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Common mental illnesses may be more common than you think

September 10, 2009 |  3:45 pm

Anxiety, depression and alcohol and drug dependency cases might be more than twice as high as researchers have come to believe, a study published today in the journal Psychological Science finds, with 41% of young adults experiencing major depression, half suffering an anxiety disorder and nearly one in three exhibiting alcohol dependence by the age of 32.

But coming at a time when psychiatrists are updating the manual they use to diagnose mental illness, the possible doubling of the potential patient population is expected to spark lively debate. 

Mental health professionals, insurance companies and drug manufacturers have a profound interest in knowing just how many of us can be said to suffer mental illnesses such as depression, anxiety disorders or addiction in our lifetime. These conditions are considered common. But it would be nice to know just how common they really are.

Is that so difficult? It turns out, it is. Researchers have long sought to gauge the prevalence of such illnesses by asking middle-aged adults to recall how much or often they drank alcohol in college, whether they were ever extremely sad for more than three weeks straight as an adolescent, or whether bouts of worry ever significantly hampered their job performance or daily activities, say, when they were launching their careers.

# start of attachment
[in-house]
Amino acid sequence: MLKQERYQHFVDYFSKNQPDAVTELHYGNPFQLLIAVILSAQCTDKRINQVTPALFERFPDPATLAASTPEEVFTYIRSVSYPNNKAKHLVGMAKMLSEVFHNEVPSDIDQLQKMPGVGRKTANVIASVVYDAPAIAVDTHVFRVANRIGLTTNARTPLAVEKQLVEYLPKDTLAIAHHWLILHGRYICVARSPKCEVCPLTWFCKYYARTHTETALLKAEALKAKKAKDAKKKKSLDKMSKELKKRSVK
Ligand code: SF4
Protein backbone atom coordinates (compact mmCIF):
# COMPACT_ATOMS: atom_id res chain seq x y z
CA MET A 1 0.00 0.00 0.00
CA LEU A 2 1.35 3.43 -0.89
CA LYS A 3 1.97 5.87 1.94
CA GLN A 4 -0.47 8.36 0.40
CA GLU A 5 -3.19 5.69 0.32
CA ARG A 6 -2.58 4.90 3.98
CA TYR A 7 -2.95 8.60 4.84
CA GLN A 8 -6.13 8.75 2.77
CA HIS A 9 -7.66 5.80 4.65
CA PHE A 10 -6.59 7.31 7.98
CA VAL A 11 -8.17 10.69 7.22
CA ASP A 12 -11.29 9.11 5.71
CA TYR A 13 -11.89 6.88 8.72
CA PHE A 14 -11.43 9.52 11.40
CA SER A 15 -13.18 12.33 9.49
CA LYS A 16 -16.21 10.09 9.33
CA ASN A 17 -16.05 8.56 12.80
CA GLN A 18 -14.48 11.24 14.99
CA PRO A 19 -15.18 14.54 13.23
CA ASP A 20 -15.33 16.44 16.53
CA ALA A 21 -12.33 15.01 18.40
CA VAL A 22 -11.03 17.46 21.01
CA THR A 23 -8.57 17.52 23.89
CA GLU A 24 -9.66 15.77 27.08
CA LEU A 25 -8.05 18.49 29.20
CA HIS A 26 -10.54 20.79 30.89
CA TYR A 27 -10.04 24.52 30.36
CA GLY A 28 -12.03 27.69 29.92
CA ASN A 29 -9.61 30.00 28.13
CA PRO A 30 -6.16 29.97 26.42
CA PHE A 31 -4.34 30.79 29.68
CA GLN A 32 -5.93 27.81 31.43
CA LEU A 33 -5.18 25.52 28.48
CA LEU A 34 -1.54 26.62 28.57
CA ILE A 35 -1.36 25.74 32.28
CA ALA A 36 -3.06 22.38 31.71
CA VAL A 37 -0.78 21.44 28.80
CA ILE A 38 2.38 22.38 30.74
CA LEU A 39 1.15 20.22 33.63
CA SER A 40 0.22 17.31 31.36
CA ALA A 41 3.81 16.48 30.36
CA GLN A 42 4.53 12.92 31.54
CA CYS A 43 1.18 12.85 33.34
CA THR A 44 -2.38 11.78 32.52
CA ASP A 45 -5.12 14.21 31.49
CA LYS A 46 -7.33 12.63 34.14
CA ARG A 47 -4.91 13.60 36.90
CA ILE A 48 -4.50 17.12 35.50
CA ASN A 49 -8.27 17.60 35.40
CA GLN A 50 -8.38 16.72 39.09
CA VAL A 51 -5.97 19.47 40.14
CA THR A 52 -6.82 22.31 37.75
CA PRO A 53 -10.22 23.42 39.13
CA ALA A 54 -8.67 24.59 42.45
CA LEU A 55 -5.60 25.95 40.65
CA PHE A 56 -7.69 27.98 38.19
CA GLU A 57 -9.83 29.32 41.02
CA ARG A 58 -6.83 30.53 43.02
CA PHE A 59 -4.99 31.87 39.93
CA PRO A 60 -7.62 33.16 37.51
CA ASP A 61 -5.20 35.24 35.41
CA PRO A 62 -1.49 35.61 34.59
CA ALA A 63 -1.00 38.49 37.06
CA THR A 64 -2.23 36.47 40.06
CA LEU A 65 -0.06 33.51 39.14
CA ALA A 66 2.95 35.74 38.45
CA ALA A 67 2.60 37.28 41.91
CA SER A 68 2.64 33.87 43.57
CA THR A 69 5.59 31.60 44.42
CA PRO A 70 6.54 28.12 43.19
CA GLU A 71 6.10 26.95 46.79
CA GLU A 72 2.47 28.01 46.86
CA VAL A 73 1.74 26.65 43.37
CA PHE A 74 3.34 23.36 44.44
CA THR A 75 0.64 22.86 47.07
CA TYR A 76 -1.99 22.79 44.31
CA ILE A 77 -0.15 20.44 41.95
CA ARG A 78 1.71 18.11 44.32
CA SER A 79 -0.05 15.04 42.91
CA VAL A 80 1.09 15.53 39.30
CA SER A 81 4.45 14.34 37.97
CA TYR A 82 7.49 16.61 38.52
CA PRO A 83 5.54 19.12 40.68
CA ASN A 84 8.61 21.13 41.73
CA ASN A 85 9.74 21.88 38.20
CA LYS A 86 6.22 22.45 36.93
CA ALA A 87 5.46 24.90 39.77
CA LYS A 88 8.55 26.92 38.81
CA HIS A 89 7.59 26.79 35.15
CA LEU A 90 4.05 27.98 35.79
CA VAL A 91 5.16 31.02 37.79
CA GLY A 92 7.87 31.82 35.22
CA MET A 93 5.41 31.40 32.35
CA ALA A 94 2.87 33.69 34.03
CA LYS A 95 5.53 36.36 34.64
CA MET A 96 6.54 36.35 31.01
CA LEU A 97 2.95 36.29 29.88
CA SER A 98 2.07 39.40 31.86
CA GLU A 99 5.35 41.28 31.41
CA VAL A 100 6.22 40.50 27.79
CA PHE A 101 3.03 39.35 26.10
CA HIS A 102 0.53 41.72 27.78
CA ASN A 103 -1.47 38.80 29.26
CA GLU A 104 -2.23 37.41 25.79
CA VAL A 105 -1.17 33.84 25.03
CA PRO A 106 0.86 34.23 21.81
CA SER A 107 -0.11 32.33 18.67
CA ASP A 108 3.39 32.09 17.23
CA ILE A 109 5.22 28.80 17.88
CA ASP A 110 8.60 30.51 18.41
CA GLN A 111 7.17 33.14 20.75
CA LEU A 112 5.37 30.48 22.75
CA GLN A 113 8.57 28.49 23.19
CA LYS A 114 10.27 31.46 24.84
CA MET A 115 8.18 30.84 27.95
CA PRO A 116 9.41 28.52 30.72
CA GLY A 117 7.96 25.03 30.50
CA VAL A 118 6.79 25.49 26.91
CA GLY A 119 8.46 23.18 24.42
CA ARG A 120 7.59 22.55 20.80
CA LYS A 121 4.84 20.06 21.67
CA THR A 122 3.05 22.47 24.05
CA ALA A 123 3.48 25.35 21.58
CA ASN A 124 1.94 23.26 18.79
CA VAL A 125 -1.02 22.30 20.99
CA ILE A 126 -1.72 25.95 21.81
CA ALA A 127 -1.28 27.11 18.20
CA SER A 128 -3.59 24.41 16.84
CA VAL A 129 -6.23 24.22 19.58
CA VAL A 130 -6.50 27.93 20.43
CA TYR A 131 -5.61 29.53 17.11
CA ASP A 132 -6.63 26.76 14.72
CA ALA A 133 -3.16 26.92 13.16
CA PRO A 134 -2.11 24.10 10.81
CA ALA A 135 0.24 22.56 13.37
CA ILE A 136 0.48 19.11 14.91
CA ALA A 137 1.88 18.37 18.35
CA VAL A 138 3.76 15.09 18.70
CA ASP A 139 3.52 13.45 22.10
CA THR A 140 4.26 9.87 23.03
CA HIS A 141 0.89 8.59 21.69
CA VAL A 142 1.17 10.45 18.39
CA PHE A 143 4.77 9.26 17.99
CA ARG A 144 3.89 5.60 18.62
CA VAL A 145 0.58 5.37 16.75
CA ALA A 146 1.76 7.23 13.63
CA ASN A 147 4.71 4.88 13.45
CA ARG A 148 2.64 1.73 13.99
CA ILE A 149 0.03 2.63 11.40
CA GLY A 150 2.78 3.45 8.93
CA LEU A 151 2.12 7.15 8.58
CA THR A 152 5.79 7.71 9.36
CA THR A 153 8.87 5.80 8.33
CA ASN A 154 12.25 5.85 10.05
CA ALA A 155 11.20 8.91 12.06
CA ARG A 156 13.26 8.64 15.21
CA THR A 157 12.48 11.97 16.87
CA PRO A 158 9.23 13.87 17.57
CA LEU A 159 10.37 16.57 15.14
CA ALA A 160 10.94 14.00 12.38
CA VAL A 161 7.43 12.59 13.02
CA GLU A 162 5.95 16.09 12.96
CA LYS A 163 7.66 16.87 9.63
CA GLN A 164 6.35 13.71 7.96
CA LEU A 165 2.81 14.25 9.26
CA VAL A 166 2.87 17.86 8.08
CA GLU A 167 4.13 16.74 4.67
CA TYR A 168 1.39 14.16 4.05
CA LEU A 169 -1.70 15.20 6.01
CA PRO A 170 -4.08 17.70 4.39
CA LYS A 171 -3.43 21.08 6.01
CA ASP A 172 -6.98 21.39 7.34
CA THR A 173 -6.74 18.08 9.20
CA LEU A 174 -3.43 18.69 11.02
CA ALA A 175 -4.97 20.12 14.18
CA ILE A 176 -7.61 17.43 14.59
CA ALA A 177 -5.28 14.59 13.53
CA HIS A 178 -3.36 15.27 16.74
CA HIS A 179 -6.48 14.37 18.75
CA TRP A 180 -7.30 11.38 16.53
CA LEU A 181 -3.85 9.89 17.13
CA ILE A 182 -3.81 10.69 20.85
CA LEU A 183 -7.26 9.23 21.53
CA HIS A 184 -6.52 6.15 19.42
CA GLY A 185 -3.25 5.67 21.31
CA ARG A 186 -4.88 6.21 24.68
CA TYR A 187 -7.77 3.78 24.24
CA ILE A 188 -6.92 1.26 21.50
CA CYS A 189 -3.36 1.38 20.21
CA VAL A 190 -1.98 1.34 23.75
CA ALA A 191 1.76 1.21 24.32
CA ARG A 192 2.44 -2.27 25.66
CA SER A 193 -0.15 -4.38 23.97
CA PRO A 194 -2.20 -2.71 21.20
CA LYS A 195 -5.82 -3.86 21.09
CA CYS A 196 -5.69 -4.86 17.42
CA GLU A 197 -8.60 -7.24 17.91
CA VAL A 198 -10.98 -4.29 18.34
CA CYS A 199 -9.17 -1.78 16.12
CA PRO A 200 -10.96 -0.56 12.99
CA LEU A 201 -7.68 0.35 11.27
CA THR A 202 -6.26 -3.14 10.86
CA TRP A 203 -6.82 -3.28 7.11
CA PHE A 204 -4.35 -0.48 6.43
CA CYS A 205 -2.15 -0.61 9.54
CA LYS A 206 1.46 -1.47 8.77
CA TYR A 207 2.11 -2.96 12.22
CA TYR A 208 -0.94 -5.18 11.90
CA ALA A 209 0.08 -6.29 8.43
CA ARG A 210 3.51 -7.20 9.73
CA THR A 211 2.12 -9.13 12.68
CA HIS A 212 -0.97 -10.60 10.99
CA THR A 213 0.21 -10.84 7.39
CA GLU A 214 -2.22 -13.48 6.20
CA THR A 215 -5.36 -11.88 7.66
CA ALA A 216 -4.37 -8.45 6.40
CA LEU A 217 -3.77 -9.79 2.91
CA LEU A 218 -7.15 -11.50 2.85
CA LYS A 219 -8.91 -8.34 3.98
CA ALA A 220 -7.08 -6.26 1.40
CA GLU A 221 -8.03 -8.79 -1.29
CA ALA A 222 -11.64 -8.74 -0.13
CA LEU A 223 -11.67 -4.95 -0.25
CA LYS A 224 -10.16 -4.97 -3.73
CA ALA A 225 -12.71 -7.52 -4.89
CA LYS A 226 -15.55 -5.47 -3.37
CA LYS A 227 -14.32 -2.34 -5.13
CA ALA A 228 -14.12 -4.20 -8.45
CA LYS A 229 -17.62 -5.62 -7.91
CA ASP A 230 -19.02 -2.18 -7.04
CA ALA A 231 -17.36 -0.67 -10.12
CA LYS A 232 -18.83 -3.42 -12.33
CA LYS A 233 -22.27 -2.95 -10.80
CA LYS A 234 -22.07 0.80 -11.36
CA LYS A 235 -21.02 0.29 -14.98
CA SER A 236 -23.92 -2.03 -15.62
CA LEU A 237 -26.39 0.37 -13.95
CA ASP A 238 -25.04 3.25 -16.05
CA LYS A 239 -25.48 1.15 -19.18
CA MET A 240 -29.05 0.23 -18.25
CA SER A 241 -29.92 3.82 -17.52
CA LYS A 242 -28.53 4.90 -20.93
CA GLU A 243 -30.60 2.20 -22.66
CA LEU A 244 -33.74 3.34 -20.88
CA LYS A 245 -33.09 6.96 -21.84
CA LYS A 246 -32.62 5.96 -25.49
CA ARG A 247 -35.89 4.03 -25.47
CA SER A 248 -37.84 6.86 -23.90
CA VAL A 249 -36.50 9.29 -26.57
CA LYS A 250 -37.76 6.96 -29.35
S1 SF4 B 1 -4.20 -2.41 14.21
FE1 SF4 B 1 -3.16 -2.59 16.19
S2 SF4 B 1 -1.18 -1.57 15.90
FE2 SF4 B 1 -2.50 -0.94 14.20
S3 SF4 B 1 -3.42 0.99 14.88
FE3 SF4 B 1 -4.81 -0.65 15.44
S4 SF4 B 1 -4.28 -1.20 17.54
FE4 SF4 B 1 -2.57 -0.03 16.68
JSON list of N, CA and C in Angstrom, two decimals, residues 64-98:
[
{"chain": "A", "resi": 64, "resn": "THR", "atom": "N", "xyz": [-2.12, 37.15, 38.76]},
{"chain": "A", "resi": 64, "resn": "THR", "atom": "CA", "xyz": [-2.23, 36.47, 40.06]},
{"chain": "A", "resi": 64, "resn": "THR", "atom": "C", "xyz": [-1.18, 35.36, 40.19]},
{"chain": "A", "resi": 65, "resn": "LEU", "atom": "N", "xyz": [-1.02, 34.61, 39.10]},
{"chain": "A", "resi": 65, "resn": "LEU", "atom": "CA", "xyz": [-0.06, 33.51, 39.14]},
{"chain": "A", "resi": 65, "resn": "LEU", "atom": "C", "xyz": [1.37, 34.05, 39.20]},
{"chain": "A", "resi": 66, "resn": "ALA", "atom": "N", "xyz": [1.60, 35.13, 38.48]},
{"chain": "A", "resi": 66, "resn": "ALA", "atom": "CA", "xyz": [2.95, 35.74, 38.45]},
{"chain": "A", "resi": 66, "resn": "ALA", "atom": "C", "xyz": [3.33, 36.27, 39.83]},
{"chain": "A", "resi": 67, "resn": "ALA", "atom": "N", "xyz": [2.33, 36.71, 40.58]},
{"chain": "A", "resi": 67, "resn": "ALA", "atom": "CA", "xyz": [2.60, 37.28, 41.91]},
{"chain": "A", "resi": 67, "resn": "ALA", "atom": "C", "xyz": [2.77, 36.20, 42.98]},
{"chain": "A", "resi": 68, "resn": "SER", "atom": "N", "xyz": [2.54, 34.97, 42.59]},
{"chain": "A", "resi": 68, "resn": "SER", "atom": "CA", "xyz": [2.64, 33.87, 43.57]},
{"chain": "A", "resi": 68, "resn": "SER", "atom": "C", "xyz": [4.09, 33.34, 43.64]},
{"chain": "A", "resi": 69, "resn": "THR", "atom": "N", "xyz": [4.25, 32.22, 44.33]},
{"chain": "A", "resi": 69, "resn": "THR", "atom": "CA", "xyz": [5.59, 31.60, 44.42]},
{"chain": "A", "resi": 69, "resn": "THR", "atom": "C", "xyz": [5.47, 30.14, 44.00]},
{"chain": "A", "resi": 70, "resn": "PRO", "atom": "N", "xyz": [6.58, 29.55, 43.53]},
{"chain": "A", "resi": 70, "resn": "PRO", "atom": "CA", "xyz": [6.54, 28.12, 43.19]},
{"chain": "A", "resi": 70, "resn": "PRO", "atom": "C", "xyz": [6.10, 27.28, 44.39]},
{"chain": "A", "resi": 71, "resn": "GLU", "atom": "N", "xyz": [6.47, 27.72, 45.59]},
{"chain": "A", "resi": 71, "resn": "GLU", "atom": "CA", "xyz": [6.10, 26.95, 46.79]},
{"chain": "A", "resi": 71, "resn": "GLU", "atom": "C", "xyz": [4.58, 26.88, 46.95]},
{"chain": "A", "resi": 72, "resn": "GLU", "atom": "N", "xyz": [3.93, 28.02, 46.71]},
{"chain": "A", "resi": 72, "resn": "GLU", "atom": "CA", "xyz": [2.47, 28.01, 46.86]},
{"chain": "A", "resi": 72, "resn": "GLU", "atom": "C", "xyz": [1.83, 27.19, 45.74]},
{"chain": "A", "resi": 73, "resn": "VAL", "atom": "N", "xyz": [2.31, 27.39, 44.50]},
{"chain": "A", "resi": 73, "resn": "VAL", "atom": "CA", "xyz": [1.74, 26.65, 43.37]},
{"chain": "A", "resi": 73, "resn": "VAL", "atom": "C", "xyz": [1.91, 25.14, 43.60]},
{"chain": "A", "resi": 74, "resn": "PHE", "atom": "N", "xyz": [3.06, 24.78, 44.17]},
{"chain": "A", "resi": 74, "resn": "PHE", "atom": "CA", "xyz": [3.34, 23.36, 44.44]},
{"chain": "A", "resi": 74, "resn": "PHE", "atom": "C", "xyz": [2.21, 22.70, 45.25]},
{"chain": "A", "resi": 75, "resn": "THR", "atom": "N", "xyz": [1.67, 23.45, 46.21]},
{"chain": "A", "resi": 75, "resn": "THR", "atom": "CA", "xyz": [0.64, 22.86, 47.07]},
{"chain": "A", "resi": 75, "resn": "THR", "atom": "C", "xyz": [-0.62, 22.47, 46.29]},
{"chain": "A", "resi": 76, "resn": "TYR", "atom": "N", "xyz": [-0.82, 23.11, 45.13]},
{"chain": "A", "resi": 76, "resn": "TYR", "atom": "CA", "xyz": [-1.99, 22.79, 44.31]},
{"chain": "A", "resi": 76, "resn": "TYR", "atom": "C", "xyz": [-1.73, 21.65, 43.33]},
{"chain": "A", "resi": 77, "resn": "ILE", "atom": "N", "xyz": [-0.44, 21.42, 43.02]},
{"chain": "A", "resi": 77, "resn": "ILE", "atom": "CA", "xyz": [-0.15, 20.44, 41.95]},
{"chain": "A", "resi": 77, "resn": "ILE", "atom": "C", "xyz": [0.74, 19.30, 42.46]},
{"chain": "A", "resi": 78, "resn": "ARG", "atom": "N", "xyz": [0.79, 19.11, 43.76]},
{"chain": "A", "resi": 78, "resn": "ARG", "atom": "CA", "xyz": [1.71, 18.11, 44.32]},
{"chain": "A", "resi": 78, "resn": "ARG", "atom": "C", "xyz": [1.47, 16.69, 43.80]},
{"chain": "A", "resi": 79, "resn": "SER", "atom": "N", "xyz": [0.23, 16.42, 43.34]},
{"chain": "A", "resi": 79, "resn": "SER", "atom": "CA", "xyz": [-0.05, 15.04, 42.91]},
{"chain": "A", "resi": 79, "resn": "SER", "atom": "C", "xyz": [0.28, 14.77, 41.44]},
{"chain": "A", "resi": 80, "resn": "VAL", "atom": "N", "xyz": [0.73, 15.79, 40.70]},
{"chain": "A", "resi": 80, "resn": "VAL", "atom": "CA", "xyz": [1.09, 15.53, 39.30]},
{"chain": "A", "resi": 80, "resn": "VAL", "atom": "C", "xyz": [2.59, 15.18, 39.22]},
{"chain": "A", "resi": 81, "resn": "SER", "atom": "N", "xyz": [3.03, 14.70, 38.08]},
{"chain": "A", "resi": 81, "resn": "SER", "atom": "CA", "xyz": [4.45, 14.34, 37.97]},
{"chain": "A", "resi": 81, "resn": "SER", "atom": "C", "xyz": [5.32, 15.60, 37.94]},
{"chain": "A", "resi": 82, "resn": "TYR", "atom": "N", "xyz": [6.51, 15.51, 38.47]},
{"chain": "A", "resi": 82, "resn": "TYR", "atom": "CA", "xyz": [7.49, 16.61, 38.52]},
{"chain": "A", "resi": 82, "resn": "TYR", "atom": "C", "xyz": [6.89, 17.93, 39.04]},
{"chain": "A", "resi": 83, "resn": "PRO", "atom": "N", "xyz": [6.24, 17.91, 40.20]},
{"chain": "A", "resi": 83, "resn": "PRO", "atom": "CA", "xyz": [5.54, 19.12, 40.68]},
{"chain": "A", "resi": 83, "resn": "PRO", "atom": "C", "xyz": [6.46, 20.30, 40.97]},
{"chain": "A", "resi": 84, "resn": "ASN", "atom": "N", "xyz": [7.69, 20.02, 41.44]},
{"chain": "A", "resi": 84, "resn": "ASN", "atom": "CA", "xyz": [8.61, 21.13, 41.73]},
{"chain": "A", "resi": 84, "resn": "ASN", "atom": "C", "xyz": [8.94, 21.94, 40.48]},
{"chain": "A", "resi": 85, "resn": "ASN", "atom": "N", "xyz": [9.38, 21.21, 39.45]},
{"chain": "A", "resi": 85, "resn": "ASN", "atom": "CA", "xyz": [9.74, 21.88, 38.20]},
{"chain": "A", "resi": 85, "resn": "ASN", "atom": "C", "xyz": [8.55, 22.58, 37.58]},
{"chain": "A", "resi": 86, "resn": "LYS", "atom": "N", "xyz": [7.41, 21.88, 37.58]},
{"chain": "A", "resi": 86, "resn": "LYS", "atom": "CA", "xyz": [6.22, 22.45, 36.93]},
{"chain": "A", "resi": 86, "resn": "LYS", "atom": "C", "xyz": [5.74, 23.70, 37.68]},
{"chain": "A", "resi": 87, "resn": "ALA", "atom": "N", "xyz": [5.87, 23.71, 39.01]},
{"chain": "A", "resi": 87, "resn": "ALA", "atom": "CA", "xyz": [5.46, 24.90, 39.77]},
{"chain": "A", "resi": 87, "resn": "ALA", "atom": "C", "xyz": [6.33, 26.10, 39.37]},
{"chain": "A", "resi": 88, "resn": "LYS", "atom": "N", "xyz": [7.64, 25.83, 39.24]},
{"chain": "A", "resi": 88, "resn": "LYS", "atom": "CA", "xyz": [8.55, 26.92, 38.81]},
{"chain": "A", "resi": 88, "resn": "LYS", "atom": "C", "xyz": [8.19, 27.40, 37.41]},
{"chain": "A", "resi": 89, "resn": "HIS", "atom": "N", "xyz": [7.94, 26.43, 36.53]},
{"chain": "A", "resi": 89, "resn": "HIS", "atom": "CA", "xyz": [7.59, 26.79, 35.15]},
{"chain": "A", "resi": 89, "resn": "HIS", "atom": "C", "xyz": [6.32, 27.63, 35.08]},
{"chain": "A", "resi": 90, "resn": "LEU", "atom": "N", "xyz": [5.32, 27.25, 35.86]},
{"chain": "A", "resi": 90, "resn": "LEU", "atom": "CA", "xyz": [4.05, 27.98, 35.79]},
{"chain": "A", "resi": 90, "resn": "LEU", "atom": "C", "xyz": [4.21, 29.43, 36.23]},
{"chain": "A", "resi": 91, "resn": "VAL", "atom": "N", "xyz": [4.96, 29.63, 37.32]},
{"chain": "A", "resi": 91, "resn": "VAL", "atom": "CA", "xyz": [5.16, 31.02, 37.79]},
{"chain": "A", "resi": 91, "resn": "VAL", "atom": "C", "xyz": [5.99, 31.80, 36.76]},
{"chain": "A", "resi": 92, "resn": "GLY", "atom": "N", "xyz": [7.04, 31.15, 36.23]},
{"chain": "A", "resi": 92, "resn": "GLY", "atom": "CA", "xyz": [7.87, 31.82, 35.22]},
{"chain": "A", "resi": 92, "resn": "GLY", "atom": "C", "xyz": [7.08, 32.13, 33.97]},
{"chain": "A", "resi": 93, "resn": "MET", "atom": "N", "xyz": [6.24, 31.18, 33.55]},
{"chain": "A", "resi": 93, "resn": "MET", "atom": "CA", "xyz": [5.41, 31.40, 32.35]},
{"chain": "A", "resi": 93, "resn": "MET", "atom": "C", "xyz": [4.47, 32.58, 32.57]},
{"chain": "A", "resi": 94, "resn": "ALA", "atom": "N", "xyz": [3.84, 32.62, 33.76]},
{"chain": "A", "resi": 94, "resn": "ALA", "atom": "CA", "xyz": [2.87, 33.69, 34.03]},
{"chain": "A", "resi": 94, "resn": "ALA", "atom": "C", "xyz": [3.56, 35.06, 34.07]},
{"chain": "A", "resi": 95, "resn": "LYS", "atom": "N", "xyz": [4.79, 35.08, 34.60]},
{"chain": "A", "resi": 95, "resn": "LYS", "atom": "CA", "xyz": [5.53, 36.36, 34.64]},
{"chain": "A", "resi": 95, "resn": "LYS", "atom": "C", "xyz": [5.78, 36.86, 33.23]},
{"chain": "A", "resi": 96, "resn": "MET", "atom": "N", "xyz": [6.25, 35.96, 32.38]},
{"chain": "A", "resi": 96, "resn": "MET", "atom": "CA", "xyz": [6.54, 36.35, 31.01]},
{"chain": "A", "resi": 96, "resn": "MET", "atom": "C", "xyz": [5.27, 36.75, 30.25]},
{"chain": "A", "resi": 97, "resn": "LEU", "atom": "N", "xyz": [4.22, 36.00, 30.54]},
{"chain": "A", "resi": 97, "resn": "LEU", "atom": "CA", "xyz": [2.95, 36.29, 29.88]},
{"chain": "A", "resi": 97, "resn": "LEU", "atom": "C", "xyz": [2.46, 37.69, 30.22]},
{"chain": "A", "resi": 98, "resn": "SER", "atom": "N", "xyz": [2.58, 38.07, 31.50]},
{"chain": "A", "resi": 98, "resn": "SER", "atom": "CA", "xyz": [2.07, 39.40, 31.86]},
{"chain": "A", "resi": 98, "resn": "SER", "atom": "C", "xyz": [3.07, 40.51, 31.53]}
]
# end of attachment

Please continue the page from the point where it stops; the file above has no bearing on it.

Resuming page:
It seems a lot of bad patches get forgotten in the process.

Such "retrospective" studies as the U.S. National Comorbidy Survey have found that between 18 and 32 year old, 18% of Americans suffer at least one episode of clinical depression, and between 6% and 17% of that age group could be diagnosed with alcohol dependence. It also found that between a quarter and a third of Americans suffered from some anxiety disorder in that span of life.

Some think a better way to assess how commonly these illnesses occur would be to recruit a group of infants and ask them at regular intervals into adulthood whether they've had specific symptoms that define depression, anxiety disorder and substance abuse. When a group of U.S., British and New Zealander researchers did that with 1,000 New Zealanders, and kept up with them until age 32, they believe they got a more accurate accounting of the incidence of common mental illnesses. And they were a lot more common than had been suspected. 

That surprising finding is likely to prompt some in and on the margins of psychiatry to ask whether the profession has set the thresholds for defining those illnesses too low or drafted them too loosely. If the definitions of these conditions are too broad, the result could be overdiagnosis, along with over-medication, over-treatment and pathologizing of emotions that are normal and manageable. Drug companies could enjoy a boom of new customers, and could exploit the opportunity to fudge diagnostic borders to include an ever-widening slice of the population in their potential markets.

If the new survey is an accurate portrayal of how often children and younger adults suffer mental illness, however, it's clear that depression, anxiety and alcohol dependence are woefully underdiagnosed and undertreated.

-- Melissa Healy

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